7.  Barrichello   Williams-Cosworth          +1:09.257
8.  Kobayashi     Sauber-Ferrari             +1:17.889
9.  Heidfeld      Sauber-Ferrari             +1:20.107
10. Hulkenberg    Williams-Cosworth          +1:20.851
11. Alguersuari   Toro Rosso-Ferrari         +1:24.146
12. Button        McLaren-Mercedes           +1:29.939
13. Kovalainen    Lotus-Cosworth             +1 lap
14. Senna         HRT-Cosworth               +2 laps
15. Yamamoto      HRT-Cosworth               +2 laps

Fastest lap: Alonso, 1:50.257

Not classified/retirements:
Sutil    Force India-Mercedes   46 laps
Vettel     Red Bull-Renault   45 laps
Petrov   Renault   39 laps
Glock   Virgin-Cosworth   31 laps
Buemi   Toro Rosso-Ferrari   30 laps
Di Grassi   Virgin-Cosworth    25 laps
Trulli   Lotus-Cosworth   25 laps
Webber   Red Bull-Renault   18 laps
Rosberg   Mercedes   18 laps

World Championship standings, round 17:

1.  Alonso       231
2.  Webber       220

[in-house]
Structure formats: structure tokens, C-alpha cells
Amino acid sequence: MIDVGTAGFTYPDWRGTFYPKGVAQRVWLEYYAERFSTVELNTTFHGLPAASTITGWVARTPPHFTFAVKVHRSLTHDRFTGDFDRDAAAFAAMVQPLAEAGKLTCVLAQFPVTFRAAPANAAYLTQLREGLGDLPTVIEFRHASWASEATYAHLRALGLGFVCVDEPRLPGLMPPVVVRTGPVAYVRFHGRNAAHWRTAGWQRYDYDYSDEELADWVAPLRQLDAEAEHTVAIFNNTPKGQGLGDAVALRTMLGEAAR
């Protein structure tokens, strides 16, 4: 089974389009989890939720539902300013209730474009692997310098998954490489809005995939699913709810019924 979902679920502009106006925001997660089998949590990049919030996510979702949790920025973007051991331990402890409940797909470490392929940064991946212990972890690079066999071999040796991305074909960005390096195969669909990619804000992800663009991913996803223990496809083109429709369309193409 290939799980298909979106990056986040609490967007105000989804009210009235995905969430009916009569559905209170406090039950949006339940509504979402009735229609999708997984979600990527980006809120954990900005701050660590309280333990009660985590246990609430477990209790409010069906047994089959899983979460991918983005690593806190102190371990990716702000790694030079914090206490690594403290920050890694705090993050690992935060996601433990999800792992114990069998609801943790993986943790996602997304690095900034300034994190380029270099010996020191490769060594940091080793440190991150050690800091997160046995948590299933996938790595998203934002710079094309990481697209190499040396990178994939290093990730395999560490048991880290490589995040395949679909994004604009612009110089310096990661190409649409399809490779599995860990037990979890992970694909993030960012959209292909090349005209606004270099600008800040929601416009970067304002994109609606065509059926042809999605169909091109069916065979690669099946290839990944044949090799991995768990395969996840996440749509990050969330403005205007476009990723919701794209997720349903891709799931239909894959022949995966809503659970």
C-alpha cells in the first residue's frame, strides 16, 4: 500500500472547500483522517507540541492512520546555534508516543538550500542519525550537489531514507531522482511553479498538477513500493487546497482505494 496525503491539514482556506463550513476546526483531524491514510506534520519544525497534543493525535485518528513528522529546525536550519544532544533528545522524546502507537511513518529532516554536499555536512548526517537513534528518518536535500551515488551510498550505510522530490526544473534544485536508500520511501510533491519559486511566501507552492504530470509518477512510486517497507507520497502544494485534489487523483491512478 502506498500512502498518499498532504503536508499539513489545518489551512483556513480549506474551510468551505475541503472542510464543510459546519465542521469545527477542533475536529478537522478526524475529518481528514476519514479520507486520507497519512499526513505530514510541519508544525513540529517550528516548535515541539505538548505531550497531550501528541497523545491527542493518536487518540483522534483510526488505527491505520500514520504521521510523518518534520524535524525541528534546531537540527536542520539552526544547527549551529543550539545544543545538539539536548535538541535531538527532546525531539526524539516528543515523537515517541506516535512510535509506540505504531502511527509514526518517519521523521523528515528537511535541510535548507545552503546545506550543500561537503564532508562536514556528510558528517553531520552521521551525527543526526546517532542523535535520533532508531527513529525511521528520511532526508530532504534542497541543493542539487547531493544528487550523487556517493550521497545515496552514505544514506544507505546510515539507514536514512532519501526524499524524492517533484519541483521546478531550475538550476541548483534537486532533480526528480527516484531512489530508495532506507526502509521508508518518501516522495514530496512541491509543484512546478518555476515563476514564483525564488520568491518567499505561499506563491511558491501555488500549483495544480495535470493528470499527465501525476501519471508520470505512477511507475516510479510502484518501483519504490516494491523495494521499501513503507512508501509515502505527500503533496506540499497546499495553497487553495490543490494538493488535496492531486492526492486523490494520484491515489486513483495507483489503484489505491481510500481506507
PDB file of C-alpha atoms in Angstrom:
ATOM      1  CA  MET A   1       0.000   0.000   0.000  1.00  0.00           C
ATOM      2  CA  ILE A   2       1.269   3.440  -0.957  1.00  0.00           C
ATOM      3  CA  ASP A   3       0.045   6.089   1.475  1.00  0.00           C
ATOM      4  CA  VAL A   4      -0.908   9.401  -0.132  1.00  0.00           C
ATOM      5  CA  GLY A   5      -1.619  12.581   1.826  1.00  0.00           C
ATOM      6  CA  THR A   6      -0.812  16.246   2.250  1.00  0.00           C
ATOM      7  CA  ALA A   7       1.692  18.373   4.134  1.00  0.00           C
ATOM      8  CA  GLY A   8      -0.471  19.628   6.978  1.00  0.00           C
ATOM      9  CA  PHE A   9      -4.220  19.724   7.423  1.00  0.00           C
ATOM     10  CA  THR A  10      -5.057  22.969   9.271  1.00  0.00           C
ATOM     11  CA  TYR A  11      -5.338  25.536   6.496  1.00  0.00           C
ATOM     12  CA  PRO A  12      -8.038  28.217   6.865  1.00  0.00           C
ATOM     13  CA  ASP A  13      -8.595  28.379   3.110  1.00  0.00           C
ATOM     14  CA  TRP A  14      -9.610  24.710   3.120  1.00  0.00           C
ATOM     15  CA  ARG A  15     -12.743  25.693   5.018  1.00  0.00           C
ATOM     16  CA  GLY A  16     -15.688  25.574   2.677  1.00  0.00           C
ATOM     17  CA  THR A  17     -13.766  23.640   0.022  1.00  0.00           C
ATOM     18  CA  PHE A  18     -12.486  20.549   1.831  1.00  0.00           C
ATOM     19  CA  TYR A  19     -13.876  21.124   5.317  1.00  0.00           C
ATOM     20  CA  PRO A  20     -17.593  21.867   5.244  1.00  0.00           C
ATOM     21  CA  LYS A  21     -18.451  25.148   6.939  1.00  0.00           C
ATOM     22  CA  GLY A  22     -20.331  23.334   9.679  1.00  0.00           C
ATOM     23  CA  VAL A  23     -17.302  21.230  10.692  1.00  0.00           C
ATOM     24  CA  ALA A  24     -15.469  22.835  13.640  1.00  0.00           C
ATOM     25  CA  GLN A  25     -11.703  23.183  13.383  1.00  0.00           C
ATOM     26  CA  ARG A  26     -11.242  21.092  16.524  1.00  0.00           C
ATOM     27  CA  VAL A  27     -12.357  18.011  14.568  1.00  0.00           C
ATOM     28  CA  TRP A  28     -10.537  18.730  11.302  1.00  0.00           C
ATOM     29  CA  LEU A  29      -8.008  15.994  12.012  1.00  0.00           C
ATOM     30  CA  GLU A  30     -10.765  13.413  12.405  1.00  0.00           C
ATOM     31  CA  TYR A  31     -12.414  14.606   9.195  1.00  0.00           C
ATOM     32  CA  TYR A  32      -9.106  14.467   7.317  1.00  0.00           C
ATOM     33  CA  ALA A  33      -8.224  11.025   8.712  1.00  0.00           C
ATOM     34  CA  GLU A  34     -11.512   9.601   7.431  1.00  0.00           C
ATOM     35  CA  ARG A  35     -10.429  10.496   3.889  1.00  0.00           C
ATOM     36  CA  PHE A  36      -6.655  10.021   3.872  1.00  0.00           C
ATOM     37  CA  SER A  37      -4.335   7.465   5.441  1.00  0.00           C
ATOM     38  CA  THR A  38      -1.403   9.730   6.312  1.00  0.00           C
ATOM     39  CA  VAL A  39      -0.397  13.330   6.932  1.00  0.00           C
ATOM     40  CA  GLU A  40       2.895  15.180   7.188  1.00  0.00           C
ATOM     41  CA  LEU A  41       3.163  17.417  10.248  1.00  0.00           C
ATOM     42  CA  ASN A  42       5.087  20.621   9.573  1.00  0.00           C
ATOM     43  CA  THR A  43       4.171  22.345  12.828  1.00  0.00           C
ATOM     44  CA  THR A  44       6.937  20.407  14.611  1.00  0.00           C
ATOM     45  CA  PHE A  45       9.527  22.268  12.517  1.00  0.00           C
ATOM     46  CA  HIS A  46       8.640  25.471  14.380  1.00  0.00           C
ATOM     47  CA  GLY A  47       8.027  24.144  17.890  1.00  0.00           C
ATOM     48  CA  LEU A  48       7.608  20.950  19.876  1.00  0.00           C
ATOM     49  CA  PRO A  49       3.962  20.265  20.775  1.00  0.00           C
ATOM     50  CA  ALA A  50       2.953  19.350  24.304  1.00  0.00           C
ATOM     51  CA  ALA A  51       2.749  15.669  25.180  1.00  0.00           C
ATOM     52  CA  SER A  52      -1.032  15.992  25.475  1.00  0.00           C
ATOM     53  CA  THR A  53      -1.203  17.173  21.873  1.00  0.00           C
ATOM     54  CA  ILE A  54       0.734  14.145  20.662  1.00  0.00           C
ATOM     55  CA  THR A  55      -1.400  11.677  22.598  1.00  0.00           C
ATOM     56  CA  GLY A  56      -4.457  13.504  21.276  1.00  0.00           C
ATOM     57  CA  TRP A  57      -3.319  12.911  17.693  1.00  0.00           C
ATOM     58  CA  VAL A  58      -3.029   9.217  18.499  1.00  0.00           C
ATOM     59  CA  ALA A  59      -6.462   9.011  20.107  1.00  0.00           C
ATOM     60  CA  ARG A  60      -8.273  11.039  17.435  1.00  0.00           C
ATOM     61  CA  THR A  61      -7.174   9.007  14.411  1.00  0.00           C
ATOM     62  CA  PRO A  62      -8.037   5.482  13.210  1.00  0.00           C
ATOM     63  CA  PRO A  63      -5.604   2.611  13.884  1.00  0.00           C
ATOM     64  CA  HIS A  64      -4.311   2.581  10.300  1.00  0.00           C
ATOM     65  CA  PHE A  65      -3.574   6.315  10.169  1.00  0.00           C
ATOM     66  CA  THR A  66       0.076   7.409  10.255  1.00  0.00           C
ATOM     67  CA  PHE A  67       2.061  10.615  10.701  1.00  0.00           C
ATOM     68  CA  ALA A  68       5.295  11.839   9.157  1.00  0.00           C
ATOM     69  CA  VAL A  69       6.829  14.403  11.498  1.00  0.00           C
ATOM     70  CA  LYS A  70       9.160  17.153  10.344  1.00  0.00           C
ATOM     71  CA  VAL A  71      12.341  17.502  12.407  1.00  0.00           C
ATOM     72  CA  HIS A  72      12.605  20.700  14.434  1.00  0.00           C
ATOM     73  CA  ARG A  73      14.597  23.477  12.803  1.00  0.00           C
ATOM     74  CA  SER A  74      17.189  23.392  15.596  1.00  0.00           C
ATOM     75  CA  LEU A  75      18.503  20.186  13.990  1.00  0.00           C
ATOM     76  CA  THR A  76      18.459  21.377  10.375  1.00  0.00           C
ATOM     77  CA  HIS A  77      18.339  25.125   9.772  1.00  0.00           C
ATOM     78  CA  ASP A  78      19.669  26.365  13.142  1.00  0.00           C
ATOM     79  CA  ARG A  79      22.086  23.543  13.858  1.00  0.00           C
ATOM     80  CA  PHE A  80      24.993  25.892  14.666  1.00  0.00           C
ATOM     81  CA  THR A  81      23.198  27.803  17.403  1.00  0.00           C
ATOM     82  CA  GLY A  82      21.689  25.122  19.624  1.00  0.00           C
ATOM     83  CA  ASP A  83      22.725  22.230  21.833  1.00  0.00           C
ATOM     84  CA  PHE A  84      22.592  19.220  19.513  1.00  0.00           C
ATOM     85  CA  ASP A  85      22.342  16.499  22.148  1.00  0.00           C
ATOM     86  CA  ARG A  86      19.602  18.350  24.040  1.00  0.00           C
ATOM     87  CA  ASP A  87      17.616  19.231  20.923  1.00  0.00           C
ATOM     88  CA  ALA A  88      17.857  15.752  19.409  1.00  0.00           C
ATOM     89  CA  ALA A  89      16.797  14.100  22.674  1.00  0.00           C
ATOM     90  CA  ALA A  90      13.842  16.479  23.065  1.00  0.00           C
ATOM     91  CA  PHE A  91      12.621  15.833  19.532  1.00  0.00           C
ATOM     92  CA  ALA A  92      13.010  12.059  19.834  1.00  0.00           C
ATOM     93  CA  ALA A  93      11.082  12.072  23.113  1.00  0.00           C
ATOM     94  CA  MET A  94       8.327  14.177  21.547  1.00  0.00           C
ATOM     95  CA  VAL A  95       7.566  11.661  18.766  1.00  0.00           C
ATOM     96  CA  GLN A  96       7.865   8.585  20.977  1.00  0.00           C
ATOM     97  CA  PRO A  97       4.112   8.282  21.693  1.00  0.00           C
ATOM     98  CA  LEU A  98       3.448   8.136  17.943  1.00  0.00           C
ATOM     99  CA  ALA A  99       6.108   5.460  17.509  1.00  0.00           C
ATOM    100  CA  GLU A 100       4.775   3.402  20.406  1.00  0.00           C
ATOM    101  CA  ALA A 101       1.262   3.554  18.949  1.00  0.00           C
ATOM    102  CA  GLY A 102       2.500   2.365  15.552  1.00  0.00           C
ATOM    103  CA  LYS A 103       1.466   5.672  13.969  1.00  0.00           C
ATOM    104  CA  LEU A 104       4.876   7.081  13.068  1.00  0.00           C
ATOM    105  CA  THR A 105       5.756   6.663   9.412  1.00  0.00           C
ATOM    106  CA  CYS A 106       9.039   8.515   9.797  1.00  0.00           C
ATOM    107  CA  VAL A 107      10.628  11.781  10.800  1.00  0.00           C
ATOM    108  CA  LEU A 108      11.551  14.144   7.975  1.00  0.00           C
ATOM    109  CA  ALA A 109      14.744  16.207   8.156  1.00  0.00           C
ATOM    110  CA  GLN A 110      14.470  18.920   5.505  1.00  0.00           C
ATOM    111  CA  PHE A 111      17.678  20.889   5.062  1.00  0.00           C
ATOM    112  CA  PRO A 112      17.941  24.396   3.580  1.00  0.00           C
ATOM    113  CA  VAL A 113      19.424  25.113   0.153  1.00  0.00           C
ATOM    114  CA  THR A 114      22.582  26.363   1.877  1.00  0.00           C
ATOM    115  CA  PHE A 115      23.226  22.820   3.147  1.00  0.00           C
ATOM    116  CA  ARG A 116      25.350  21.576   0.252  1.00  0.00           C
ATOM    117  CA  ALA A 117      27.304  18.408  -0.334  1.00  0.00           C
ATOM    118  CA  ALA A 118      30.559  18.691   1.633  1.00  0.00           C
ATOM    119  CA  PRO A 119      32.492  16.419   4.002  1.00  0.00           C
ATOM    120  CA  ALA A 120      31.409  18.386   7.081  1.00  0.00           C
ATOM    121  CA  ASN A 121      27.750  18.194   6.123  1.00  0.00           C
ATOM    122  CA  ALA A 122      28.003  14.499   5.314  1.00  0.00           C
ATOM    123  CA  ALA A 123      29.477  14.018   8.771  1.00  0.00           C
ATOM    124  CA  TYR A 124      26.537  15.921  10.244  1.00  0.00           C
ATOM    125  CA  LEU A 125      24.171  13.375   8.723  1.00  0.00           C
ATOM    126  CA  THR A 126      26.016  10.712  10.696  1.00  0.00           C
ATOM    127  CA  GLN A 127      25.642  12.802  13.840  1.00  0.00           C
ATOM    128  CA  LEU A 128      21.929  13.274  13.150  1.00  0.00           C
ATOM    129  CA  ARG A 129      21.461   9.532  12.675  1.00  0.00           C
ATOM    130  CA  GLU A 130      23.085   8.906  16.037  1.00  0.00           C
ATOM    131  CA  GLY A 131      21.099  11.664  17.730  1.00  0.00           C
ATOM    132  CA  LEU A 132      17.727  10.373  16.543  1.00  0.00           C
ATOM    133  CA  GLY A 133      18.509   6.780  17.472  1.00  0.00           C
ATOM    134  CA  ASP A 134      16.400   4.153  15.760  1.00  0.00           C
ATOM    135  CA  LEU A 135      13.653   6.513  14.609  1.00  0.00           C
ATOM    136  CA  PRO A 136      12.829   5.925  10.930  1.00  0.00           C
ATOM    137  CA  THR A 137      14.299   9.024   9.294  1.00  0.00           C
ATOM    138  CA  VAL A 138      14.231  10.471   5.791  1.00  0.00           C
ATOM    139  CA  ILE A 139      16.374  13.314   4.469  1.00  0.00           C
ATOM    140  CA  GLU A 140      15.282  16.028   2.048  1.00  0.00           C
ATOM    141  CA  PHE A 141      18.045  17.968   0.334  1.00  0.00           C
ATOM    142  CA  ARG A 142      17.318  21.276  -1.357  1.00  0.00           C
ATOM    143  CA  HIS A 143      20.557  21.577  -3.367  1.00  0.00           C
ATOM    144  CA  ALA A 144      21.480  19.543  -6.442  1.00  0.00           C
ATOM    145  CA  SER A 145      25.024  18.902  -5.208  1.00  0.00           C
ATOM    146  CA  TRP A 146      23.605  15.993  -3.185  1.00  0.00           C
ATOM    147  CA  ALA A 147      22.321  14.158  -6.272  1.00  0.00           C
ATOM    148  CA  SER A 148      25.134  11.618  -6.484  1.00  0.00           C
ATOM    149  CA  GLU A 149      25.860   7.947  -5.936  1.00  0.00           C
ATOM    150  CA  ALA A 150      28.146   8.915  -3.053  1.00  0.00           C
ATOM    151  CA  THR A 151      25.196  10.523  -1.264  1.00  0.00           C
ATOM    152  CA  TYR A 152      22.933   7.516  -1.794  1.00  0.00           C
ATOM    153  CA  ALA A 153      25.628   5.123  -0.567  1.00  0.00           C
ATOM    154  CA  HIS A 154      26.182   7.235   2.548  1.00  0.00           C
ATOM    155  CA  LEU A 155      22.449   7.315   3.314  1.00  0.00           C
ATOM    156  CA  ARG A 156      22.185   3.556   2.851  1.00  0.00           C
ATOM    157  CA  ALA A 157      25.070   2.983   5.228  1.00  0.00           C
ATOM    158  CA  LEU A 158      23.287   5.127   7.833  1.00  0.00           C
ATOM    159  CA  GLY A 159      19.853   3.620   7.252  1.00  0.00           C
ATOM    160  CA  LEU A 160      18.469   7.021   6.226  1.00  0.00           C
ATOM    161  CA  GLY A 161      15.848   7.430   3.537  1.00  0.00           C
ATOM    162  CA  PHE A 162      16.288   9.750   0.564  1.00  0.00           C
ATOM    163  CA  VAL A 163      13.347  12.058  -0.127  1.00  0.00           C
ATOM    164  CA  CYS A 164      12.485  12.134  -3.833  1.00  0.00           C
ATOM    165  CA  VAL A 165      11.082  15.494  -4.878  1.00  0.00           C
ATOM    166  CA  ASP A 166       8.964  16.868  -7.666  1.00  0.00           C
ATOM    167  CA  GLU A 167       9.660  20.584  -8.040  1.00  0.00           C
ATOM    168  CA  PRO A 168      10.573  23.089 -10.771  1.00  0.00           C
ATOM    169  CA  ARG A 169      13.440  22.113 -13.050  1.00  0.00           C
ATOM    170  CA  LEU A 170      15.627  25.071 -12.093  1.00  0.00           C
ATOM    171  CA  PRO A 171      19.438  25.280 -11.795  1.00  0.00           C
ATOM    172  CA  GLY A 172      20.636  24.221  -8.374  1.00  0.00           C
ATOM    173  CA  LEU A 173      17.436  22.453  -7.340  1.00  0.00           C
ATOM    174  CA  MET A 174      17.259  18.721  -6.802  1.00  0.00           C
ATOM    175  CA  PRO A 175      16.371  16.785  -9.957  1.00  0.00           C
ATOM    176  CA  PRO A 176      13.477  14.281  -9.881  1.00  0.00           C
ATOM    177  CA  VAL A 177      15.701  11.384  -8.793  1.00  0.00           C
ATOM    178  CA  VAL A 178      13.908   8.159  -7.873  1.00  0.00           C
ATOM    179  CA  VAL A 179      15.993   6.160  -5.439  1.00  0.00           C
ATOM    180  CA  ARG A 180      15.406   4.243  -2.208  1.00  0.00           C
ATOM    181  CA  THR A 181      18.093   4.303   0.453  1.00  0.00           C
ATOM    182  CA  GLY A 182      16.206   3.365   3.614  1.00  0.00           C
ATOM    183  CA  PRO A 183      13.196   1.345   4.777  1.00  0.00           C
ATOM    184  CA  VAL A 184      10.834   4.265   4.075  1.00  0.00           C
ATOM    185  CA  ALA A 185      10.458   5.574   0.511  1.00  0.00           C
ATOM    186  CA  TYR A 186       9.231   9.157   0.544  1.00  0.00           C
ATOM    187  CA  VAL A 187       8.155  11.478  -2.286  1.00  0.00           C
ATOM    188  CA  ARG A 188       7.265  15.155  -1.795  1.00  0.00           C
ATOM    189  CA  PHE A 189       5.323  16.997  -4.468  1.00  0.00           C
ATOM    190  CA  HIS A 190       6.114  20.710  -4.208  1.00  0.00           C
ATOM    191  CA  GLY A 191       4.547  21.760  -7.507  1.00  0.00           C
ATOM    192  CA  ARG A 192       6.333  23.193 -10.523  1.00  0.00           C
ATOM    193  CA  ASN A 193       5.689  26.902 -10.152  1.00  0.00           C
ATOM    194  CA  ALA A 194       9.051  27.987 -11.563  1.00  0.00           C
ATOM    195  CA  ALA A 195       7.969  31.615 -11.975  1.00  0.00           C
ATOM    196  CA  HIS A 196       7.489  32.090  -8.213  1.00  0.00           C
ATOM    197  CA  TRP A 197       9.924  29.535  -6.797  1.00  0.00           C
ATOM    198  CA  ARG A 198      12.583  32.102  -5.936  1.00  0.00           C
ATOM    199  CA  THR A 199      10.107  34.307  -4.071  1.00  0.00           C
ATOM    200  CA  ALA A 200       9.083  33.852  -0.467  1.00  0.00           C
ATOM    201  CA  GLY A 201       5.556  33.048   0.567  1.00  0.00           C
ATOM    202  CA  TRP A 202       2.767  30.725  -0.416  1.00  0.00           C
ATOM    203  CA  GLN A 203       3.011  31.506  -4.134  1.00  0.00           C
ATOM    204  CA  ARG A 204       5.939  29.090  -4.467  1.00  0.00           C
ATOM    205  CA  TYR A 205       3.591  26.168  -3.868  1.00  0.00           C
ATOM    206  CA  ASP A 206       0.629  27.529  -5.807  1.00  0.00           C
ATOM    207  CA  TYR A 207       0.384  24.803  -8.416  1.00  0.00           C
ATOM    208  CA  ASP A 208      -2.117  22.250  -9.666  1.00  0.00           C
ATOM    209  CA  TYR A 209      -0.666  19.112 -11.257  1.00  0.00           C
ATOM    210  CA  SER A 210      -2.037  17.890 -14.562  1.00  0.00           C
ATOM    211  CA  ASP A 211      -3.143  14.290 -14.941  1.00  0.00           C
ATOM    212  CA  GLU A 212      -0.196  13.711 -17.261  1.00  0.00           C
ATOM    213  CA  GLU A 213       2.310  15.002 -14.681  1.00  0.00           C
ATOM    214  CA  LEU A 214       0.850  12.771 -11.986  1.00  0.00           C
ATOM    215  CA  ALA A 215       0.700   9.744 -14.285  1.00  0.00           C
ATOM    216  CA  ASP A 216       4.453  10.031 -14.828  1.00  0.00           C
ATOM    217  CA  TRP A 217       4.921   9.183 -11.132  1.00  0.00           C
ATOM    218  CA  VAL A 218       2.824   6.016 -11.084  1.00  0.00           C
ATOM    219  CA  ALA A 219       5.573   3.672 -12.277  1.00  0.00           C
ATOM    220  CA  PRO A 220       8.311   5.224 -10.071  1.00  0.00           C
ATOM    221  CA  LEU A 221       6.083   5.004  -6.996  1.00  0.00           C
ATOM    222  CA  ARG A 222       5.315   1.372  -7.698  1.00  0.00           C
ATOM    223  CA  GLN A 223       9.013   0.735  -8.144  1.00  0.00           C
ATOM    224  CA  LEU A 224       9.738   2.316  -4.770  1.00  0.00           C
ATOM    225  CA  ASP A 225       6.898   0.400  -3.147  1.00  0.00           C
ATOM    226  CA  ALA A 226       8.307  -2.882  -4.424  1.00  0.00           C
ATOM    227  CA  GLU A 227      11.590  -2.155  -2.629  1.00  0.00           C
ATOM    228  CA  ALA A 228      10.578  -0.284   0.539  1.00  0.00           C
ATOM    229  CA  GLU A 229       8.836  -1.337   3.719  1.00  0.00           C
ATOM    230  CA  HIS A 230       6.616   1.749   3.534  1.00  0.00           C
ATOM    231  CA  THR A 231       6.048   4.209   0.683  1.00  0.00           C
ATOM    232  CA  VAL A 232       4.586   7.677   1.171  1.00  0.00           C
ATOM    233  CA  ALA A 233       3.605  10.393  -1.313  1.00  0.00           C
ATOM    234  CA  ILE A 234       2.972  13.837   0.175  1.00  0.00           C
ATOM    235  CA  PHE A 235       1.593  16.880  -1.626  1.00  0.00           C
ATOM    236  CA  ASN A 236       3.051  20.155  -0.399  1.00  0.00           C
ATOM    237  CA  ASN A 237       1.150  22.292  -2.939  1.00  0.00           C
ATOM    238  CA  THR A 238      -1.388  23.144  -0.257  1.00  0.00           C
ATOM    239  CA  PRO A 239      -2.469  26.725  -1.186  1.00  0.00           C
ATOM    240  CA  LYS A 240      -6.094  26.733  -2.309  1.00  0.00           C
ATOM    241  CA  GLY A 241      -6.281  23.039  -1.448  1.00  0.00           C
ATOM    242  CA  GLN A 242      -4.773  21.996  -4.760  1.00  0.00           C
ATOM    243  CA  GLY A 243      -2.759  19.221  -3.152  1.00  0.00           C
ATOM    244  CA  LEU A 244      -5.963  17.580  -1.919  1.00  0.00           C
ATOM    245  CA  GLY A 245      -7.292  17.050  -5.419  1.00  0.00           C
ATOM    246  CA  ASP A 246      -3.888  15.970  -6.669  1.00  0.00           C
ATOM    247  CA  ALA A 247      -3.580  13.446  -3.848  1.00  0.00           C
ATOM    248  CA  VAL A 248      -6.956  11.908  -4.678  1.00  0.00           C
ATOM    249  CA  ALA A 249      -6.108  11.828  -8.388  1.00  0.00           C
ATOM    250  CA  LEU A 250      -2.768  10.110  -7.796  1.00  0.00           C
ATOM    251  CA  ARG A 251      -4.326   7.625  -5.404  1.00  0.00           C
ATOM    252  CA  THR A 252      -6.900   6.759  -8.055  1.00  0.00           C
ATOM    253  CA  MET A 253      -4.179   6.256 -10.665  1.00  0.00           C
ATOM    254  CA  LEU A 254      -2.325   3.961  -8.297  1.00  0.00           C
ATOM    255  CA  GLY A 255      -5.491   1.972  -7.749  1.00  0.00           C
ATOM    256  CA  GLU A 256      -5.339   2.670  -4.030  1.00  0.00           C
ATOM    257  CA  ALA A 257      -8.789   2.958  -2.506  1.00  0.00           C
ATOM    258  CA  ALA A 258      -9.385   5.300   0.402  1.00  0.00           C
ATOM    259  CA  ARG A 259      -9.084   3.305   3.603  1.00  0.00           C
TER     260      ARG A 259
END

3.  Hamilton     210
4.  Vettel       206
5.  Button       189
6.  Massa        143
7.  Kubica       124
8.  Rosberg      122
9.  Schumacher    66
10. Barrichello   47
11. Sutil         47
12. Kobayashi     31
13. Liuzzi        21
14. Petrov        19
15. Hulkenberg    18
16. Buemi          8
17. De la Rosa     6
18. Heidfeld       6
19. Alguersuari    3

1. Red Bull-Renault          426
2. McLaren-Mercedes          399
3. Ferrari                   374
4. Mercedes                  188
5. Renault                   143
6. Force India-Mercedes       68
7. Williams-Cosworth          65
8. Sauber-Ferrari             43
9. Toro Rosso-Ferrari         11

Next race: Brazilian Grand Prix, Interlagos. November 5-7.

14 thoughts to “Alonso takes victory in rain-interrupted Korean Grand Prix”

  1. Ferrari’s Fernando Alonso insists that the title is not won yet despite taking his fifth victory of the season (his fourth in seven races). has the story.